• The Paris Sisters next visit to the Hot 100 was the Phil Spector production "Be My Boy" later in 1961, which went to #56. In 1962, they made #34 with "He Knows I Love Him Too Much," which was written by Gerry Goffin and Carole King. Another Larry Kolber/Barry Mann song, "Let Me Be The One," hit #87 that year, and their cover of "Dream Lover" checked in at #91 in 1964.
  • Bobby Vinton's version of this song made #9 US in 1968.

Comments: 4

  • Barry from Sauquoit, NyOn this day in 1968 {December 1st} a covered version of "I Love How You Love Me" by Bobby Vinton peaked at #2 {for 6 weeks} on Billboard's Easy Listening chart, for its first week at #2, the #1 record for that week was "Those Were the Days " by Mary Hopkin and for its last five weeks it was at #2, Wichita Lineman" by Glen Campbell was in the top spot...
    "I Love How You Love Me" reached #9 {for 3 weeks} on Billboard's Top 100 chart...
    Between 1962 and 1981 the Canonsburg, Pennsylvania native had forty-four records on the Easy Listening/Adult Contemporary chart, twenty-four made the Top 10, with four reaching #1, "Roses Are Red (My Love)" for four weeks in July of 1962, "Blue Velvet" for eight weeks in September of 1963, "There! I've Said It Again" for five weeks in December of 1963, and "My Melody of Love" for one week in November of 1974...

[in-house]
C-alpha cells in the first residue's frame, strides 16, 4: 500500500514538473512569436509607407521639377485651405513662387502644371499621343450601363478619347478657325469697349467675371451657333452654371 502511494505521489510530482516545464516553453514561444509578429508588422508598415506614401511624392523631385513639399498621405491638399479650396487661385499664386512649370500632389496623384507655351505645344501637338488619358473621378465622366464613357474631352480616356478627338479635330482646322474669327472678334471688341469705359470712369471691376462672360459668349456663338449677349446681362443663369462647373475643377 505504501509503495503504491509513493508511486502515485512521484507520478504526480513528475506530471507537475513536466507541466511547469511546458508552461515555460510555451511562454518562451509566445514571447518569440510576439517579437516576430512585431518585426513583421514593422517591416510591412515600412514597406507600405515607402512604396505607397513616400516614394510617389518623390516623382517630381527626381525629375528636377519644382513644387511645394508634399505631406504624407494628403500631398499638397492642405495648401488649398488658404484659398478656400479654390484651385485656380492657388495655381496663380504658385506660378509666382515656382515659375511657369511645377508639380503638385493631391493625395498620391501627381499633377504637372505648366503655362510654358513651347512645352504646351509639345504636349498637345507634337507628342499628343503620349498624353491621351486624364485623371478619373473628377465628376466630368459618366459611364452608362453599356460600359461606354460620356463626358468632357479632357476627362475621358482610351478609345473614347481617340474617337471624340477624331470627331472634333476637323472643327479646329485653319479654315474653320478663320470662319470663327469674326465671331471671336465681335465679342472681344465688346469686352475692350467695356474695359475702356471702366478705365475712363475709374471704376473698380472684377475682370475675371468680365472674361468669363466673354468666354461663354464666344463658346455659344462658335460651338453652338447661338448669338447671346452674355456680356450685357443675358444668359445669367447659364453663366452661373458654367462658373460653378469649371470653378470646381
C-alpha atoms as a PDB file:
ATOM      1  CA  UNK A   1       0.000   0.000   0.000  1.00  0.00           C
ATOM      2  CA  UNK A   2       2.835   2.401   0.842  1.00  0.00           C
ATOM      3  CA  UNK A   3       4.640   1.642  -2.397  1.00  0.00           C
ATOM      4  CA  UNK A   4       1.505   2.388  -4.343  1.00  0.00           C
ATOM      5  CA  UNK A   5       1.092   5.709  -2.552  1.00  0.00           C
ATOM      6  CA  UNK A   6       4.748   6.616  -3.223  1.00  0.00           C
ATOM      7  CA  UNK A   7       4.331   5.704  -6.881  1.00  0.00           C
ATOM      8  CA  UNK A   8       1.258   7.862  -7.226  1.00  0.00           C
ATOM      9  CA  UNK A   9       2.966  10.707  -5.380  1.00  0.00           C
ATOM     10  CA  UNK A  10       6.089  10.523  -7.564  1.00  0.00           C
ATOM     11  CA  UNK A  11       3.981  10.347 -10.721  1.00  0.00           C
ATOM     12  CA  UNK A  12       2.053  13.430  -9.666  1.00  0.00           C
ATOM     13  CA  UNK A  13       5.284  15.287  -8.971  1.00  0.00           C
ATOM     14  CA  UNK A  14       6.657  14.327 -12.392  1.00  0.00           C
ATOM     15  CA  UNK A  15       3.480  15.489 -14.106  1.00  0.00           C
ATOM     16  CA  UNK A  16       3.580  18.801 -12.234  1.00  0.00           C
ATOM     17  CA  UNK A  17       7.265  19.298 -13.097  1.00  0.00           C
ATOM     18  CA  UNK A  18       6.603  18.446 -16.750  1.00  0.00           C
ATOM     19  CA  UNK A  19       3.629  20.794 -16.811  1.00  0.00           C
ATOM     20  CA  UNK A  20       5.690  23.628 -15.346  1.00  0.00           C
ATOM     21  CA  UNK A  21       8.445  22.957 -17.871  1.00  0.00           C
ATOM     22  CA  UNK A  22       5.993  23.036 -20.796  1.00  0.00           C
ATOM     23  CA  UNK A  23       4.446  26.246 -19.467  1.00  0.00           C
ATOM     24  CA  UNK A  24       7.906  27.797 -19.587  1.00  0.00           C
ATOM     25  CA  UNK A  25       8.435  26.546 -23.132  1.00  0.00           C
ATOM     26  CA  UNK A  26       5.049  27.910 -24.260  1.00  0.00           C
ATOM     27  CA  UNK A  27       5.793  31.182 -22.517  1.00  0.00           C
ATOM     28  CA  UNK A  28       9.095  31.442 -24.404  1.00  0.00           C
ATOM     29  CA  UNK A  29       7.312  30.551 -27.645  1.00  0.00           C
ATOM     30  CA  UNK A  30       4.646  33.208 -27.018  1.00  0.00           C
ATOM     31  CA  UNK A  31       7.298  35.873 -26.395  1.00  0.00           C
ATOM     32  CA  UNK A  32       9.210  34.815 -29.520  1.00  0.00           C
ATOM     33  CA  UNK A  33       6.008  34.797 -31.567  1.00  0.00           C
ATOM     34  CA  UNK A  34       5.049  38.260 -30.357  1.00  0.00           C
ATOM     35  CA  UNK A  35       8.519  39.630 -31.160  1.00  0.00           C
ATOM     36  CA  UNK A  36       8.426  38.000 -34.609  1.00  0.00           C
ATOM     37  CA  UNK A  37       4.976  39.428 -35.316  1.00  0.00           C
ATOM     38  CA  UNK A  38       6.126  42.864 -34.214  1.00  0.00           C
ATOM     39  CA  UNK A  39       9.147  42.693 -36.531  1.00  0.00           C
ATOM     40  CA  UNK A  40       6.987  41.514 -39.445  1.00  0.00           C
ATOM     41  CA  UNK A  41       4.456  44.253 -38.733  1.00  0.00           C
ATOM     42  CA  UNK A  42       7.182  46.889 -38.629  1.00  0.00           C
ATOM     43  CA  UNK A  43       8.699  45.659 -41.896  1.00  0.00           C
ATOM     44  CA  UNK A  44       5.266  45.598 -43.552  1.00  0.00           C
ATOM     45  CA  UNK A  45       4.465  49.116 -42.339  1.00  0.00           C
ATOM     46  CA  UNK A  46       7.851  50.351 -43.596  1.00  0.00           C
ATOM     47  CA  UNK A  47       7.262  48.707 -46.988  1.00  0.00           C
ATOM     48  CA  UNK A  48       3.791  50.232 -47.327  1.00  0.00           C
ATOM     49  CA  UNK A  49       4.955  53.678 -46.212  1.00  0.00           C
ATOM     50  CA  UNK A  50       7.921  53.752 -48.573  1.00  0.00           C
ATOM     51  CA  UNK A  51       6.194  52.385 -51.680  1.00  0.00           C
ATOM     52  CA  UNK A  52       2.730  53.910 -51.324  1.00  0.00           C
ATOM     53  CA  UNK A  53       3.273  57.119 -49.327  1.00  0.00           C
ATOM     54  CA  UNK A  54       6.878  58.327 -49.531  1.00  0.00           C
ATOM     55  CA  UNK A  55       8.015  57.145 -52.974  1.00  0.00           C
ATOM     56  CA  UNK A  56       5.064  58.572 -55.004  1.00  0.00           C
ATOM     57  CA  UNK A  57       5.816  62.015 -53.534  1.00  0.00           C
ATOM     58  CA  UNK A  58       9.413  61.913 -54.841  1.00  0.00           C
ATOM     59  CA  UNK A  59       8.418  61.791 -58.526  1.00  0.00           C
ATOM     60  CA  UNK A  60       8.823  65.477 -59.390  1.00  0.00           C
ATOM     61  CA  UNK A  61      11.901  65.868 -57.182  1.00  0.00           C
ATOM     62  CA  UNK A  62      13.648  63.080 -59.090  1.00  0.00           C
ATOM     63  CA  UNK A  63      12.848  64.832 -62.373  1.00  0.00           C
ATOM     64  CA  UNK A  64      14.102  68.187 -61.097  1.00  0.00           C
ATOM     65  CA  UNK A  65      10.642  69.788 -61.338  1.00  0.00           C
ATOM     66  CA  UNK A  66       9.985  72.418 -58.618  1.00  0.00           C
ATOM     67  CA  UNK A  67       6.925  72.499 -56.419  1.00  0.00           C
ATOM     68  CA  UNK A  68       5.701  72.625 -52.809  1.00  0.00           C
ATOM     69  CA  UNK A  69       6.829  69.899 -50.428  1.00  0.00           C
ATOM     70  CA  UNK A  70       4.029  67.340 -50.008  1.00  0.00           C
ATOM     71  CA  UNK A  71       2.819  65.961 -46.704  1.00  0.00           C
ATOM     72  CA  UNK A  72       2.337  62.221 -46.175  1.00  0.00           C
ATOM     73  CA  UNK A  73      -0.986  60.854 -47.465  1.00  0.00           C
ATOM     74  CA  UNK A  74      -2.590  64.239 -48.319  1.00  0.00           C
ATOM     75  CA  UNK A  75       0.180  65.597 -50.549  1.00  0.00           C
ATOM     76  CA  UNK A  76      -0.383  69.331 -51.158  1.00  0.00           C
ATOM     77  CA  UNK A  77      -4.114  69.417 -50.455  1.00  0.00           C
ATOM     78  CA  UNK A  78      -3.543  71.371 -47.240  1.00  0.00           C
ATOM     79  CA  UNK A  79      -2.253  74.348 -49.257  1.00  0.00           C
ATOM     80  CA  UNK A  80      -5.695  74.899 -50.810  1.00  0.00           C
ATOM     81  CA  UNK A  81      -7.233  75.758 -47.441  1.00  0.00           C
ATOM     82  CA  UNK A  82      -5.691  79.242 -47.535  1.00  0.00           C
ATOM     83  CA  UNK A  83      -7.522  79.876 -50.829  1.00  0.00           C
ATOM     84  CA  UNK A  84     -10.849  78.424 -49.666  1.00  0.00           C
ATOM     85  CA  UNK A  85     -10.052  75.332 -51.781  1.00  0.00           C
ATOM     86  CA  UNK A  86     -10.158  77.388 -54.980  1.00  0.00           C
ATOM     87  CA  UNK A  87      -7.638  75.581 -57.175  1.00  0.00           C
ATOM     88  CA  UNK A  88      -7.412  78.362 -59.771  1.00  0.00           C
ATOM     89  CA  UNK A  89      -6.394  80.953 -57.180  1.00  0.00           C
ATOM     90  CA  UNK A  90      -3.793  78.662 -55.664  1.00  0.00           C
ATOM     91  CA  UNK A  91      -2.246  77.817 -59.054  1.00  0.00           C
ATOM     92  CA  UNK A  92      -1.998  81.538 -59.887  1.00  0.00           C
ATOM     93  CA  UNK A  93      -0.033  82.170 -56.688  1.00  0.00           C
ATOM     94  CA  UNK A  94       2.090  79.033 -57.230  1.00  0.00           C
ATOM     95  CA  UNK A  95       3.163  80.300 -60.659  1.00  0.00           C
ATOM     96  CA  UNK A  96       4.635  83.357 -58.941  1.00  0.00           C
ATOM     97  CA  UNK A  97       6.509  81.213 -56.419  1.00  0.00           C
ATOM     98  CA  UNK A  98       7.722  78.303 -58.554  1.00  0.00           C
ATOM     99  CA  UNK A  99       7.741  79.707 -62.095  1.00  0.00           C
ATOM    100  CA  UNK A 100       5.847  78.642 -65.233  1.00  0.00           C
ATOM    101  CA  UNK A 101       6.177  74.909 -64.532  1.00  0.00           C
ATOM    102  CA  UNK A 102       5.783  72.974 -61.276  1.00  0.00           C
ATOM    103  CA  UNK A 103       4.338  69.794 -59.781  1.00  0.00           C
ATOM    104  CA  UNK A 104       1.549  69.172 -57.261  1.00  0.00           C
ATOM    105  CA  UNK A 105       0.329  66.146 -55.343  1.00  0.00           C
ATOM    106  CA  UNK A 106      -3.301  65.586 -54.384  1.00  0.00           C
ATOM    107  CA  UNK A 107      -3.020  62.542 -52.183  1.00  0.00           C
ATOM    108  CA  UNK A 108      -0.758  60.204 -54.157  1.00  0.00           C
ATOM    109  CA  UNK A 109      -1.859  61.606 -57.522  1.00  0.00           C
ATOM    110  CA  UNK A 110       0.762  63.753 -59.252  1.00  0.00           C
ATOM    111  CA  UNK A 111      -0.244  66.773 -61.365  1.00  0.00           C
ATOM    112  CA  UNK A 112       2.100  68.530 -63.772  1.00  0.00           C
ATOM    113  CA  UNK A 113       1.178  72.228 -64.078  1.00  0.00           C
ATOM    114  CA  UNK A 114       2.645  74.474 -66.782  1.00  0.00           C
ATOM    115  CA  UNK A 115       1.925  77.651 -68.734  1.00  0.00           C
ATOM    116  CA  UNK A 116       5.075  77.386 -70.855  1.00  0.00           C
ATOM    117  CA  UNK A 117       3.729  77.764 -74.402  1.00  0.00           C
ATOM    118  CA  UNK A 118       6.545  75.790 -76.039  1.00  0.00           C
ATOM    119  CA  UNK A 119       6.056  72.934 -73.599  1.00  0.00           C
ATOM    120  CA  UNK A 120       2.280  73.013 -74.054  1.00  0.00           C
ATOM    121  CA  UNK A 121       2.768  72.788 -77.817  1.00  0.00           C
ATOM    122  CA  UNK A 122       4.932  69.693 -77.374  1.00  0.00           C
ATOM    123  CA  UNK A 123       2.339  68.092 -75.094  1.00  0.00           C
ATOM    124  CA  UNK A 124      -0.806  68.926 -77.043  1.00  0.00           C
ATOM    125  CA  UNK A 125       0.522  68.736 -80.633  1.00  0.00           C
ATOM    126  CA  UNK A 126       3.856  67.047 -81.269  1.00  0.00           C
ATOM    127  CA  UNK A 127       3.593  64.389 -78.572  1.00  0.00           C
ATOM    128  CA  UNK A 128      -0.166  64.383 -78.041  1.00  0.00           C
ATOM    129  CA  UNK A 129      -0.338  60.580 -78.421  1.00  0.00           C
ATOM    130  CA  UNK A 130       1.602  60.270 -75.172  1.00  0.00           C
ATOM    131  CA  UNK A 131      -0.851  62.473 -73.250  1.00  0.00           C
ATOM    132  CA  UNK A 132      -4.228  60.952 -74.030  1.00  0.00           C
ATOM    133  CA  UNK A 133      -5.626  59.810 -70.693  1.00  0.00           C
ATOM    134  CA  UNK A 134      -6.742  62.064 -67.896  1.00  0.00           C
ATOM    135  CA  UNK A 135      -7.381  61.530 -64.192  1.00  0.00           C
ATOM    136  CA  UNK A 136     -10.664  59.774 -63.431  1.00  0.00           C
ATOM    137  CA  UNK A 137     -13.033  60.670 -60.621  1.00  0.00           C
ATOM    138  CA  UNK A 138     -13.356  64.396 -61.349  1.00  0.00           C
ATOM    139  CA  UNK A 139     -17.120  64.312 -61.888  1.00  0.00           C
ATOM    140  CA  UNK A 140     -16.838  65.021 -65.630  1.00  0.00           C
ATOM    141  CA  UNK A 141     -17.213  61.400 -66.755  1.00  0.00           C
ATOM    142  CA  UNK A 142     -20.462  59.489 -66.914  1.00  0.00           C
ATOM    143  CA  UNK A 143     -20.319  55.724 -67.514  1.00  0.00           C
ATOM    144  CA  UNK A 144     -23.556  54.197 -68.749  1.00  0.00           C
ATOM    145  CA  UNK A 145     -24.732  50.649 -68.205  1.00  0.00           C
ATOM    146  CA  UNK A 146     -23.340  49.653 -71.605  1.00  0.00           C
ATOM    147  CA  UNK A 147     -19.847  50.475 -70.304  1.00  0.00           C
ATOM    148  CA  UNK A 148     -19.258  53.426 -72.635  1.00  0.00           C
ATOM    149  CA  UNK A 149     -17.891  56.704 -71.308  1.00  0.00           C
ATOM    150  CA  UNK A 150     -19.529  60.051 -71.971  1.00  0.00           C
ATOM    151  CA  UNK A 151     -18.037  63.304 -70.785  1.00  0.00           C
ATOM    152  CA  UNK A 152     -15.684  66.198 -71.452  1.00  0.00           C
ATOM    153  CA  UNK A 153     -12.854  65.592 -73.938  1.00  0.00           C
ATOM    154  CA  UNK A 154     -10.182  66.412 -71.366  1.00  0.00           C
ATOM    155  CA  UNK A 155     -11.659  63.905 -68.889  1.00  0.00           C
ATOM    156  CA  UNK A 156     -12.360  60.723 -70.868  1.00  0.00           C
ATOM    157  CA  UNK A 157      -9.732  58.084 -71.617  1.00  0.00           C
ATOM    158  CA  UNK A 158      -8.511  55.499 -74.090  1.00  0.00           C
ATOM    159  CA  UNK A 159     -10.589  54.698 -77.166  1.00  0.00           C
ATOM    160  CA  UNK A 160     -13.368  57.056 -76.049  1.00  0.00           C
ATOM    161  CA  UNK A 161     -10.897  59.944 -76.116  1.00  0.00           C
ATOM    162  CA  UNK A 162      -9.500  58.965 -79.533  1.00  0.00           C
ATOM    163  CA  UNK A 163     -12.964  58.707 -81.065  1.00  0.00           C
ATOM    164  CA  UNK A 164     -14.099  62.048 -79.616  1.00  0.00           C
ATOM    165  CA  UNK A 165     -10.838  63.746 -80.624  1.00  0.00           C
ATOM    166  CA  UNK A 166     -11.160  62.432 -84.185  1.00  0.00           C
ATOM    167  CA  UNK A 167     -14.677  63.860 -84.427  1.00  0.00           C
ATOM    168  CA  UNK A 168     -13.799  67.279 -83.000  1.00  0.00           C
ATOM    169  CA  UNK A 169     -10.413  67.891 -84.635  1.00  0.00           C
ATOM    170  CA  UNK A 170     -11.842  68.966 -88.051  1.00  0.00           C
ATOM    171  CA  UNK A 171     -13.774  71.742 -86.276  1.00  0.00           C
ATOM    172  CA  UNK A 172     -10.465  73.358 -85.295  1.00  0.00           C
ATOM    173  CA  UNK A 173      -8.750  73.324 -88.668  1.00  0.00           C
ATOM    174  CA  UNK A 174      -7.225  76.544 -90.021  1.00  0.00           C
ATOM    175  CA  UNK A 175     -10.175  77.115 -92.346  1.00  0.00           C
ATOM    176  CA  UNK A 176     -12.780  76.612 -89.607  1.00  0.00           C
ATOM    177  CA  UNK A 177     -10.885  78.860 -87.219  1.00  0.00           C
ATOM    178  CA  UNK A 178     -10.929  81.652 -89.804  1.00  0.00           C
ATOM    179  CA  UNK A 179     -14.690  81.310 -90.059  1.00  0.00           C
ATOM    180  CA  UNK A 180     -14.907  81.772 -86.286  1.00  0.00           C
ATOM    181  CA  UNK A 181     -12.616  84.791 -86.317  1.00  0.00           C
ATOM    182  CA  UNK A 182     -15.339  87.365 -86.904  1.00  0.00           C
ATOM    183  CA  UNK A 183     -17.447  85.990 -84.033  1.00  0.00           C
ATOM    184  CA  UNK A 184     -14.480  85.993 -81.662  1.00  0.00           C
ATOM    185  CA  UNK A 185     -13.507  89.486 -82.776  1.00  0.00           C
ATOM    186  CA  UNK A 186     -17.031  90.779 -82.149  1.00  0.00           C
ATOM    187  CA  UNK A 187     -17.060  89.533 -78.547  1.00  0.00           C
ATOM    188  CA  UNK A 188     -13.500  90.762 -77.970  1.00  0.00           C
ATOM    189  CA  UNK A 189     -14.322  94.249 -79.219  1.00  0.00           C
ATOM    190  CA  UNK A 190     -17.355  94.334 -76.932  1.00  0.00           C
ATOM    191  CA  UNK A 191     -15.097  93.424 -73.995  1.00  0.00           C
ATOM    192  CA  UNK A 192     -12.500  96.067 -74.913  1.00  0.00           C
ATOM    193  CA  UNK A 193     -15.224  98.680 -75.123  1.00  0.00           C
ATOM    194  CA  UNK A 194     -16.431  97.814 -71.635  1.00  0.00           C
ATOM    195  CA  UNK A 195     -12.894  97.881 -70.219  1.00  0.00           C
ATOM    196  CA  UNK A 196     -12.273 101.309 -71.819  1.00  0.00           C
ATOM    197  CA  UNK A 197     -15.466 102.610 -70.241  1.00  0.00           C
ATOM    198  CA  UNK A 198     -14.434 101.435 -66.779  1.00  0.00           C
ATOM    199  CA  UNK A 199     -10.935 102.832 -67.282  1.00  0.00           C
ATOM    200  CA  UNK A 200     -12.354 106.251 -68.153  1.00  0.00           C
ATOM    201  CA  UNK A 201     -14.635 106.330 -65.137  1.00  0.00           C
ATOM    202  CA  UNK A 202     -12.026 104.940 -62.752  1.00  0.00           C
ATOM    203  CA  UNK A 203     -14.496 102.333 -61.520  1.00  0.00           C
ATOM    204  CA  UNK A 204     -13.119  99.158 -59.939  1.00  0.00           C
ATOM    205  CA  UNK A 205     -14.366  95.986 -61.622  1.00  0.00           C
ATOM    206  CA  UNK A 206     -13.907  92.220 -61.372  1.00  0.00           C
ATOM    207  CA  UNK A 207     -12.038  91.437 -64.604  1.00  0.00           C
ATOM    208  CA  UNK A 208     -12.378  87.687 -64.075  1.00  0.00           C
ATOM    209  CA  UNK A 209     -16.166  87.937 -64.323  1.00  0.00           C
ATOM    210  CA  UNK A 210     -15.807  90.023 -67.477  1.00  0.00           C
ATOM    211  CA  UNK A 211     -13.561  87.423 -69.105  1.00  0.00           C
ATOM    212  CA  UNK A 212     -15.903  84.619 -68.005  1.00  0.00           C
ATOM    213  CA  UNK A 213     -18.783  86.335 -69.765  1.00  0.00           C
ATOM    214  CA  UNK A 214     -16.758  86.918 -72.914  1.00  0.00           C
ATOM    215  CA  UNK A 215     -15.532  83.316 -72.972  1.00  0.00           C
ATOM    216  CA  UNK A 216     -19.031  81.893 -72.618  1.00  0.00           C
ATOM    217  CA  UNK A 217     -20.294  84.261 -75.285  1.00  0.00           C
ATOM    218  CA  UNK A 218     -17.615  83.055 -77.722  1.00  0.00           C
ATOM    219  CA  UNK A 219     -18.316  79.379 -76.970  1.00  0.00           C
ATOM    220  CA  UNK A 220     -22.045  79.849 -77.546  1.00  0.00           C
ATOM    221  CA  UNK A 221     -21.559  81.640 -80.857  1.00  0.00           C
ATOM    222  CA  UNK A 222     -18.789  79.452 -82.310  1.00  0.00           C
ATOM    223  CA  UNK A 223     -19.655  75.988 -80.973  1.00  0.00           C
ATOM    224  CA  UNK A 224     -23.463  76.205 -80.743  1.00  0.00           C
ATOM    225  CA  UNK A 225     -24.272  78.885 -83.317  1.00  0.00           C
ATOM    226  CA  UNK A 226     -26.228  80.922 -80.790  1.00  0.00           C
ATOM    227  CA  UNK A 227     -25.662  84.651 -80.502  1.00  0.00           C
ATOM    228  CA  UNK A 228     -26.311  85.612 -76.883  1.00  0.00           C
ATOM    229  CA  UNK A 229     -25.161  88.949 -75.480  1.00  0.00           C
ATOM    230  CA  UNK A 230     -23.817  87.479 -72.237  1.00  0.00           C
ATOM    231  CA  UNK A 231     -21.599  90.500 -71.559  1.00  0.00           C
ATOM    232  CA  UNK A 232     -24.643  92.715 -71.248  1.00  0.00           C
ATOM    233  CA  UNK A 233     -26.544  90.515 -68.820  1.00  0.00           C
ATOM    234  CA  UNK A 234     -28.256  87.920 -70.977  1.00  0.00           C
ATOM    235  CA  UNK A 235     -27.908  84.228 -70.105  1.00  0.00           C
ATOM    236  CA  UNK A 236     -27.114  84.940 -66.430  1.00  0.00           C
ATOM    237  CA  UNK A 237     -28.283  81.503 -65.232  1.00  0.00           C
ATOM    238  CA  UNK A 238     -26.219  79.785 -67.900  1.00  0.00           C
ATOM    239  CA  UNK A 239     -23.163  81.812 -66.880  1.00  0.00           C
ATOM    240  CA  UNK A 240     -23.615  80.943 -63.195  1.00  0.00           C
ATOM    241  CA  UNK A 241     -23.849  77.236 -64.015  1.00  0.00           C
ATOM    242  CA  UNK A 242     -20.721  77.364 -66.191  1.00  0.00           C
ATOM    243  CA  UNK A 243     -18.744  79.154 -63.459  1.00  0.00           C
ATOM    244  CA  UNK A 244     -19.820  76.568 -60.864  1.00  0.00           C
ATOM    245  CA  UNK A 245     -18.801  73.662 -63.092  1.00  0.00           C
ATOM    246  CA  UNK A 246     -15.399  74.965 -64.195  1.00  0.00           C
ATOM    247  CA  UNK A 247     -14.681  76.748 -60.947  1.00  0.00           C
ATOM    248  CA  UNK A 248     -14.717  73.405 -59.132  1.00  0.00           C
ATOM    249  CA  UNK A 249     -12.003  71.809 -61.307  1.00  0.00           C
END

He just missed having a twenty-fifth Easy Listening Top 10 record when his "The Days of Sand and Shovels" peaked at #11 in 1969...
    Bobby Vinton, born Stanley Robert Vinton, will celebrate his 87th birthday in four months on April 16th, 2022...
    And from the 'For What It's Worth' department, the remainder of Billboard's Easy Listening Top 10 on December 1st, 1968:
    At #3. "Wichita Lineman" by Glen Campbell
    #4. "Les Bicyclettes De Beisize" by Engelbert Humperdinck
    #5. "Cycles" By Frank Sinatra
    #6. "The Straight Life" by Bobby Goldsboro
    #7. "Scarborough Fair" by Sergio Mendes & Brasil '66
    #8. "Promises, Promises" by Dionne Warwick
    #9. "Not Enough Indians" by Dean Marlin
    #10. "Put Your Head On My Shoulder" by The Lettermen
    NOTE: Exactly seven years earlier on December 1st, 1961 the original version of "I Love How You Love Me" by The Paris Sisters was at position #12 on Billboard's Top 100 chart, it had peaked at #5 {for 1 week} three weeks earlier...